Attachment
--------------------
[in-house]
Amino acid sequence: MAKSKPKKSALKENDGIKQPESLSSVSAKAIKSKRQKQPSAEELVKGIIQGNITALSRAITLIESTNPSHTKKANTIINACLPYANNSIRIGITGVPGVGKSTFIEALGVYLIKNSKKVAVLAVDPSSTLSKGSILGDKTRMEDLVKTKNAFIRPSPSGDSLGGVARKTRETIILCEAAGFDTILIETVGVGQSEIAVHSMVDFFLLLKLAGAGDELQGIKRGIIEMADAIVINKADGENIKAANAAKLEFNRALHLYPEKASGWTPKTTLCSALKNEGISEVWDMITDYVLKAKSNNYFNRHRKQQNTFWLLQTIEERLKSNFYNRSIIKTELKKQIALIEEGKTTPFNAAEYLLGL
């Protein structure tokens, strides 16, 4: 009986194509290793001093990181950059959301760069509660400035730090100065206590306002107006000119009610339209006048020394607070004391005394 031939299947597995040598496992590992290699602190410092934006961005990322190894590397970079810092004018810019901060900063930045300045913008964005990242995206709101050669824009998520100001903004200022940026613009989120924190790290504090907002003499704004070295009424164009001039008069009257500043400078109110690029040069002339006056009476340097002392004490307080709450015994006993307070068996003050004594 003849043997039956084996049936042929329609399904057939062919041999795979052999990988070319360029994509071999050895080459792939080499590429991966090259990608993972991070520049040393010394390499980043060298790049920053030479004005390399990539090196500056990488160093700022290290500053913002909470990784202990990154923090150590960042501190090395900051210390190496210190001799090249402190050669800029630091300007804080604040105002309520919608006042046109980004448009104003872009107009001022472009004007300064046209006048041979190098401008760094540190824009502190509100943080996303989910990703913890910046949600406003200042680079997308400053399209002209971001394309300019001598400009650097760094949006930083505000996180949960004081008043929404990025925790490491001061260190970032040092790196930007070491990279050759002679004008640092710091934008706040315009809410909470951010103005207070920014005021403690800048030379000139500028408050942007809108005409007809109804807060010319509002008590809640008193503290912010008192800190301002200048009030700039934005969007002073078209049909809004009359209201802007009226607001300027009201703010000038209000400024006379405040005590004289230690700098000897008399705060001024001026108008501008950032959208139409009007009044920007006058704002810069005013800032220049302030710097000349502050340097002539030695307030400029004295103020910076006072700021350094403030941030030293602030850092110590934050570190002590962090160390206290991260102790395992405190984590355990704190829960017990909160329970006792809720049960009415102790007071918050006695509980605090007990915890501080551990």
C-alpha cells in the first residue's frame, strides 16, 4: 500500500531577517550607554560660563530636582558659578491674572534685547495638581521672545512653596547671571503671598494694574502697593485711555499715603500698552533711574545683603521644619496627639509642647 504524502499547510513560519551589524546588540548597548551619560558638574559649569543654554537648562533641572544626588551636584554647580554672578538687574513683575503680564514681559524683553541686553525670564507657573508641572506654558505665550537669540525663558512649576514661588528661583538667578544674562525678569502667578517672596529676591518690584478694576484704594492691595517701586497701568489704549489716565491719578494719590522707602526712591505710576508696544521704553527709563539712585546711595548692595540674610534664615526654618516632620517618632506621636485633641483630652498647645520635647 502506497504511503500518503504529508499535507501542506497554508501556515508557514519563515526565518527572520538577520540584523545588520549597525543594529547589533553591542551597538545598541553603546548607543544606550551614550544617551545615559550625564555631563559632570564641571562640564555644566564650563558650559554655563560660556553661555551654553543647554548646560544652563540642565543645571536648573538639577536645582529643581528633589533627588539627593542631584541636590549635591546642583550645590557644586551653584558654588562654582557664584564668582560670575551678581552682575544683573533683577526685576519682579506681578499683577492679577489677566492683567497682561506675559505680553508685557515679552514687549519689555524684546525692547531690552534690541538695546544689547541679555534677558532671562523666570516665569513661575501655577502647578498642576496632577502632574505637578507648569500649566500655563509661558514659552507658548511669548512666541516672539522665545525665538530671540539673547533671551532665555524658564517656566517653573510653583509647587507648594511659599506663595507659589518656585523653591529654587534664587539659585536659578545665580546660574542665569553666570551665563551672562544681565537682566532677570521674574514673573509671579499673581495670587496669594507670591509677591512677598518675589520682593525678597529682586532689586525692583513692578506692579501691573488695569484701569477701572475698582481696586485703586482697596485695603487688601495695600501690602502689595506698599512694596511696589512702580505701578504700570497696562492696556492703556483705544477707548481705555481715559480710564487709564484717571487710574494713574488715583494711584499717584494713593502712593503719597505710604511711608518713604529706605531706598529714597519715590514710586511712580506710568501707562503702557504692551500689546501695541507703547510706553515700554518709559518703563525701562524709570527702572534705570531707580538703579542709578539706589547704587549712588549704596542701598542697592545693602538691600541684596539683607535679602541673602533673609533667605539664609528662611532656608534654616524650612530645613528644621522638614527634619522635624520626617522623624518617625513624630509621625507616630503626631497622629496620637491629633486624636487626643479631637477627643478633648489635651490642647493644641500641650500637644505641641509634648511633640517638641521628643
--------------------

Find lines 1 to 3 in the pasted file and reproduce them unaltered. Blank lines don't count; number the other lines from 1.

[in-house]
Amino acid sequence: MAKSKPKKSALKENDGIKQPESLSSVSAKAIKSKRQKQPSAEELVKGIIQGNITALSRAITLIESTNPSHTKKANTIINACLPYANNSIRIGITGVPGVGKSTFIEALGVYLIKNSKKVAVLAVDPSSTLSKGSILGDKTRMEDLVKTKNAFIRPSPSGDSLGGVARKTRETIILCEAAGFDTILIETVGVGQSEIAVHSMVDFFLLLKLAGAGDELQGIKRGIIEMADAIVINKADGENIKAANAAKLEFNRALHLYPEKASGWTPKTTLCSALKNEGISEVWDMITDYVLKAKSNNYFNRHRKQQNTFWLLQTIEERLKSNFYNRSIIKTELKKQIALIEEGKTTPFNAAEYLLGL
């Protein structure tokens, strides 16, 4: 009986194509290793001093990181950059959301760069509660400035730090100065206590306002107006000119009610339209006048020394607070004391005394 031939299947597995040598496992590992290699602190410092934006961005990322190894590397970079810092004018810019901060900063930045300045913008964005990242995206709101050669824009998520100001903004200022940026613009989120924190790290504090907002003499704004070295009424164009001039008069009257500043400078109110690029040069002339006056009476340097002392004490307080709450015994006993307070068996003050004594 003849043997039956084996049936042929329609399904057939062919041999795979052999990988070319360029994509071999050895080459792939080499590429991966090259990608993972991070520049040393010394390499980043060298790049920053030479004005390399990539090196500056990488160093700022290290500053913002909470990784202990990154923090150590960042501190090395900051210390190496210190001799090249402190050669800029630091300007804080604040105002309520919608006042046109980004448009104003872009107009001022472009004007300064046209006048041979190098401008760094540190824009502190509100943080996303989910990703913890910046949600406003200042680079997308400053399209002209971001394309300019001598400009650097760094949006930083505000996180949960004081008043929404990025925790490491001061260190970032040092790196930007070491990279050759002679004008640092710091934008706040315009809410909470951010103005207070920014005021403690800048030379000139500028408050942007809108005409007809109804807060010319509002008590809640008193503290912010008192800190301002200048009030700039934005969007002073078209049909809004009359209201802007009226607001300027009201703010000038209000400024006379405040005590004289230690700098000897008399705060001024001026108008501008950032959208139409009007009044920007006058704002810069005013800032220049302030710097000349502050340097002539030695307030400029004295103020910076006072700021350094403030941030030293602030850092110590934050570190002590962090160390206290991260102790395992405190984590355990704190829960017990909160329970006792809720049960009415102790007071918050006695509980605090007990915890501080551990």